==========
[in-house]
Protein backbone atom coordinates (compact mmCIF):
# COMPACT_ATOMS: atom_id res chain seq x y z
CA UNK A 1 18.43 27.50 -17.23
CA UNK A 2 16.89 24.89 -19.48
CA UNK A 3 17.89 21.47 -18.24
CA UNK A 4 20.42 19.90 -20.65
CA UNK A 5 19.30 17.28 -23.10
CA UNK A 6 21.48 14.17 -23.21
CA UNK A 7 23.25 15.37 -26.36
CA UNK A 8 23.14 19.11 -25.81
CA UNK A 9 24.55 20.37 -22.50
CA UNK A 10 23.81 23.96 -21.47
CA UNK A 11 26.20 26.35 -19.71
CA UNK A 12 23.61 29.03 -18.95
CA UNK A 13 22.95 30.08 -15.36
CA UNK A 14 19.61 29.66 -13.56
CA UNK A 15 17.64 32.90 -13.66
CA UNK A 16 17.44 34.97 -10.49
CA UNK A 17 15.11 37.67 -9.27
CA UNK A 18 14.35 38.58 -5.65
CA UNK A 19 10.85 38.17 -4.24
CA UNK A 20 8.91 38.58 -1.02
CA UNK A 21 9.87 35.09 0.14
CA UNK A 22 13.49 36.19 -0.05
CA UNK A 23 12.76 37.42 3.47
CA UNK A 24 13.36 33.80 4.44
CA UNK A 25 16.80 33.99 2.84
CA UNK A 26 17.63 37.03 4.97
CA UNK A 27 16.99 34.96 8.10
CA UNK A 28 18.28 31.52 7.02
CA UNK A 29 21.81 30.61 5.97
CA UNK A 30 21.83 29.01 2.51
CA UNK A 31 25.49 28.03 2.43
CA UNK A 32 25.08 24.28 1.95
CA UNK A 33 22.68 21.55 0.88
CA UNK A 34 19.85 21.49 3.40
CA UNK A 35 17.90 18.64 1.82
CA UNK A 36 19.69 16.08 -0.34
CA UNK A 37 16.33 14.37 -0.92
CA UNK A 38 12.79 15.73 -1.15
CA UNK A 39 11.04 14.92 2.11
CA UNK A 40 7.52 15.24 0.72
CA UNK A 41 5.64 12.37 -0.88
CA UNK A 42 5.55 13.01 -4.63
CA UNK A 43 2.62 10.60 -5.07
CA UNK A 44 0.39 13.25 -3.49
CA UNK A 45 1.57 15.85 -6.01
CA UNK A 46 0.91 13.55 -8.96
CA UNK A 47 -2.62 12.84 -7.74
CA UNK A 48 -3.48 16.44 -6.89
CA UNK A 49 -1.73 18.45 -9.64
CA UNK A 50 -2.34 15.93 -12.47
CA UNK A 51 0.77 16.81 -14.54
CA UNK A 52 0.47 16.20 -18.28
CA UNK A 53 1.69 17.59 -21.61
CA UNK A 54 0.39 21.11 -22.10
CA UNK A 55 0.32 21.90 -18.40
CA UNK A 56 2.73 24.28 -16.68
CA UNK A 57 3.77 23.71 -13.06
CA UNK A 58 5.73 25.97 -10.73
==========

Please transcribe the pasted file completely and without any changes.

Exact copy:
[in-house]
Protein backbone atom coordinates (compact mmCIF):
# COMPACT_ATOMS: atom_id res chain seq x y z
CA UNK A 1 18.43 27.50 -17.23
CA UNK A 2 16.89 24.89 -19.48
CA UNK A 3 17.89 21.47 -18.24
CA UNK A 4 20.42 19.90 -20.65
CA UNK A 5 19.30 17.28 -23.10
CA UNK A 6 21.48 14.17 -23.21
CA UNK A 7 23.25 15.37 -26.36
CA UNK A 8 23.14 19.11 -25.81
CA UNK A 9 24.55 20.37 -22.50
CA UNK A 10 23.81 23.96 -21.47
CA UNK A 11 26.20 26.35 -19.71
CA UNK A 12 23.61 29.03 -18.95
CA UNK A 13 22.95 30.08 -15.36
CA UNK A 14 19.61 29.66 -13.56
CA UNK A 15 17.64 32.90 -13.66
CA UNK A 16 17.44 34.97 -10.49
CA UNK A 17 15.11 37.67 -9.27
CA UNK A 18 14.35 38.58 -5.65
CA UNK A 19 10.85 38.17 -4.24
CA UNK A 20 8.91 38.58 -1.02
CA UNK A 21 9.87 35.09 0.14
CA UNK A 22 13.49 36.19 -0.05
CA UNK A 23 12.76 37.42 3.47
CA UNK A 24 13.36 33.80 4.44
CA UNK A 25 16.80 33.99 2.84
CA UNK A 26 17.63 37.03 4.97
CA UNK A 27 16.99 34.96 8.10
CA UNK A 28 18.28 31.52 7.02
CA UNK A 29 21.81 30.61 5.97
CA UNK A 30 21.83 29.01 2.51
CA UNK A 31 25.49 28.03 2.43
CA UNK A 32 25.08 24.28 1.95
CA UNK A 33 22.68 21.55 0.88
CA UNK A 34 19.85 21.49 3.40
CA UNK A 35 17.90 18.64 1.82
CA UNK A 36 19.69 16.08 -0.34
CA UNK A 37 16.33 14.37 -0.92
CA UNK A 38 12.79 15.73 -1.15
CA UNK A 39 11.04 14.92 2.11
CA UNK A 40 7.52 15.24 0.72
CA UNK A 41 5.64 12.37 -0.88
CA UNK A 42 5.55 13.01 -4.63
CA UNK A 43 2.62 10.60 -5.07
CA UNK A 44 0.39 13.25 -3.49
CA UNK A 45 1.57 15.85 -6.01
CA UNK A 46 0.91 13.55 -8.96
CA UNK A 47 -2.62 12.84 -7.74
CA UNK A 48 -3.48 16.44 -6.89
CA UNK A 49 -1.73 18.45 -9.64
CA UNK A 50 -2.34 15.93 -12.47
CA UNK A 51 0.77 16.81 -14.54
CA UNK A 52 0.47 16.20 -18.28
CA UNK A 53 1.69 17.59 -21.61
CA UNK A 54 0.39 21.11 -22.10
CA UNK A 55 0.32 21.90 -18.40
CA UNK A 56 2.73 24.28 -16.68
CA UNK A 57 3.77 23.71 -13.06
CA UNK A 58 5.73 25.97 -10.73